Early Educators Push for More Professional Development

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Literacy is so central to learning that if the foundation isn't set early, gaps will open up later, AFT member and trainer Betty Robinson-Harris told a packed room at the TEACH mini-institute on early childhood education, which took place July 10-11.

Too often, though, it's up to early educators themselves to pursue professional development, which is frequently unavailable or irrelevant, said Robinson-Harris, a member of United Educators of San Francisco. "My job is to prepare children for the next step," she noted, adding that "if you don't have a strategic plan for the school system, everybody who walks through the door has their own process and their own plan."

Early Childhood Educators 

That's why Robinson-Harris advocates engaging with the school district to improve professional development. She acknowledged some educators' fear that if they step forward, the district will squash them, but added that the school system can add structure to individual educators' knowledge, and that becoming organized through their union enables employees and school systems to work together on improving the conditions for learning. As a member of San Francisco's First 5 Commission, a blue-ribbon panel to bolster early learning, she also brings the perspective of an educator to a board dominated by doctors, businesspeople and others who don't know much about the classroom. "We need to be at the table. We need to be present," she said, describing funding cuts and other threats to education. "I bring that loud voice."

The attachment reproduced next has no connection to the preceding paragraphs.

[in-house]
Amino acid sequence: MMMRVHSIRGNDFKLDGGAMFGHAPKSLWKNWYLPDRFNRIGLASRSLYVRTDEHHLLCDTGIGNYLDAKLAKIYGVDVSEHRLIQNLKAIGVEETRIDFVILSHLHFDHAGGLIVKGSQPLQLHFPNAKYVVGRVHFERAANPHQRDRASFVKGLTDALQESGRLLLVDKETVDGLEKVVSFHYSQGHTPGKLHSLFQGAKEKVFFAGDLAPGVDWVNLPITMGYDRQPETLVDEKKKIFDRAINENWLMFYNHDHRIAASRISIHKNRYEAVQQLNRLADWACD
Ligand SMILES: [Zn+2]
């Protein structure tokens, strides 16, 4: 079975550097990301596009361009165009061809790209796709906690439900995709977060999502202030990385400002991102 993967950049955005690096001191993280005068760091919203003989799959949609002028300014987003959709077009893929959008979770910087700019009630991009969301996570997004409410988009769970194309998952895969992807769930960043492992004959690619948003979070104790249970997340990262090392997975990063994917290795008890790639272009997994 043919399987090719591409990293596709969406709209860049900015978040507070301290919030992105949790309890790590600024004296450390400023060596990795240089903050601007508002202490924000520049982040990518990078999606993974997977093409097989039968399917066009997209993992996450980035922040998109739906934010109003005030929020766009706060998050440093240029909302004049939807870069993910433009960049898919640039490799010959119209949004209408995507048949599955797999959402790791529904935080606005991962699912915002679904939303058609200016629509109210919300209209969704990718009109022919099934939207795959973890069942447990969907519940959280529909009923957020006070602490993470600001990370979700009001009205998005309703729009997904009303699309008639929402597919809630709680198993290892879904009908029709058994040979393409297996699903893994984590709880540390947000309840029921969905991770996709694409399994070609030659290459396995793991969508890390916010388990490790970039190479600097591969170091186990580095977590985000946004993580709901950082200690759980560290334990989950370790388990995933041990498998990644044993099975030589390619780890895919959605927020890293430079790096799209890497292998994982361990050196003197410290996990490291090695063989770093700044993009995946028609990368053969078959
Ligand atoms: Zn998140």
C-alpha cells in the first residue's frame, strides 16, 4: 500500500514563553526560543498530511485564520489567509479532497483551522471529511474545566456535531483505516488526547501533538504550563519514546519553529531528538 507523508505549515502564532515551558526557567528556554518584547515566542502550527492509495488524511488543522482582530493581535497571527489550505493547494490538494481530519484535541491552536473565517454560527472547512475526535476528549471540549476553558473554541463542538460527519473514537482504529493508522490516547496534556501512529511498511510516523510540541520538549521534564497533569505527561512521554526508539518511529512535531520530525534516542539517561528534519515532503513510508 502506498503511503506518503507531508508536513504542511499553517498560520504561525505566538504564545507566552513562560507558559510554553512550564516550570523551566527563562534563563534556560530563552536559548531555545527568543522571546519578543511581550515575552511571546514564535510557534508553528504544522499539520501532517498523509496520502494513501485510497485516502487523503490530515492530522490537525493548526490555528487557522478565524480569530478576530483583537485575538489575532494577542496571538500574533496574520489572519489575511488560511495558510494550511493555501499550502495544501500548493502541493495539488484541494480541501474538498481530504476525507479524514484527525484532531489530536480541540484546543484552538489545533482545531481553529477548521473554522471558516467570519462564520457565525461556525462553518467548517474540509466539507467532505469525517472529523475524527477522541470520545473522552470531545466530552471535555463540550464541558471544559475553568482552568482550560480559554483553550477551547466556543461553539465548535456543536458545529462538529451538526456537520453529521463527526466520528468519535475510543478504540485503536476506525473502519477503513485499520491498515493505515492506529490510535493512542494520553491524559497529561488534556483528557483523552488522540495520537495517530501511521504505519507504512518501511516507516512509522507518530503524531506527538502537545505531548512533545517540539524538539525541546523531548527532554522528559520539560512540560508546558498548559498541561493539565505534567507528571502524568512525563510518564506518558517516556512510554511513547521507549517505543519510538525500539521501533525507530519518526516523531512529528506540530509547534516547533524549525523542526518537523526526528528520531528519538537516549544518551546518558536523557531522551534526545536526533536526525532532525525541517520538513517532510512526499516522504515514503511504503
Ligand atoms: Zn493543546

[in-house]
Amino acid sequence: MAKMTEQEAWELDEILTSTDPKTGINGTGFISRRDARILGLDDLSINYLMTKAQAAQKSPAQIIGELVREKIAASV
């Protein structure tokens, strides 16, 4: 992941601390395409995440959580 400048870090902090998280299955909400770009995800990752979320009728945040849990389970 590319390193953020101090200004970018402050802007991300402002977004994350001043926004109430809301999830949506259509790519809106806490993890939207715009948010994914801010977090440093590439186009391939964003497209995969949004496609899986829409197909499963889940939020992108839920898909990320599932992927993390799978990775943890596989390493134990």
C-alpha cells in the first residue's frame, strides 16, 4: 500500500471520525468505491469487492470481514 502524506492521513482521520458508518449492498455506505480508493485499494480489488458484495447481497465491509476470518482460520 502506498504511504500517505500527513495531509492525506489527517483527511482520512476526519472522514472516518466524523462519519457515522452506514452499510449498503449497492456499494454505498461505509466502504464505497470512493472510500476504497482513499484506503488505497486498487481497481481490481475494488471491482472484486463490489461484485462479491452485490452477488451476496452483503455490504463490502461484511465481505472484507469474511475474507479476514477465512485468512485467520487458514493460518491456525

Participants at the packed session jumped in to back her up. Diane Terrell of the Washington (D.C.) Teachers Union lamented that kindergarten is no longer considered "early childhood" in some quarters, and Linda Murray from the Washington Educators in Early Learning of Yakima, Wash., pointed out that child advocates are part of a larger fight in which educators need to help defeat politicians who don't consider children a priority.

When parents ask her to stop going to meetings and stay in the classroom, Robinson-Harris explains to them the threats to education that must be overcome, and as an educator whose main love is right there in the classroom, she has to motivate herself to stand up against those threats, too: "There is other work that needs to be done," she says. "You have to look at yourself and say, 'What can I do?' It will take all of us to turn this around." [Annette Licitra/photo by Marvin Jones]

July 12, 2011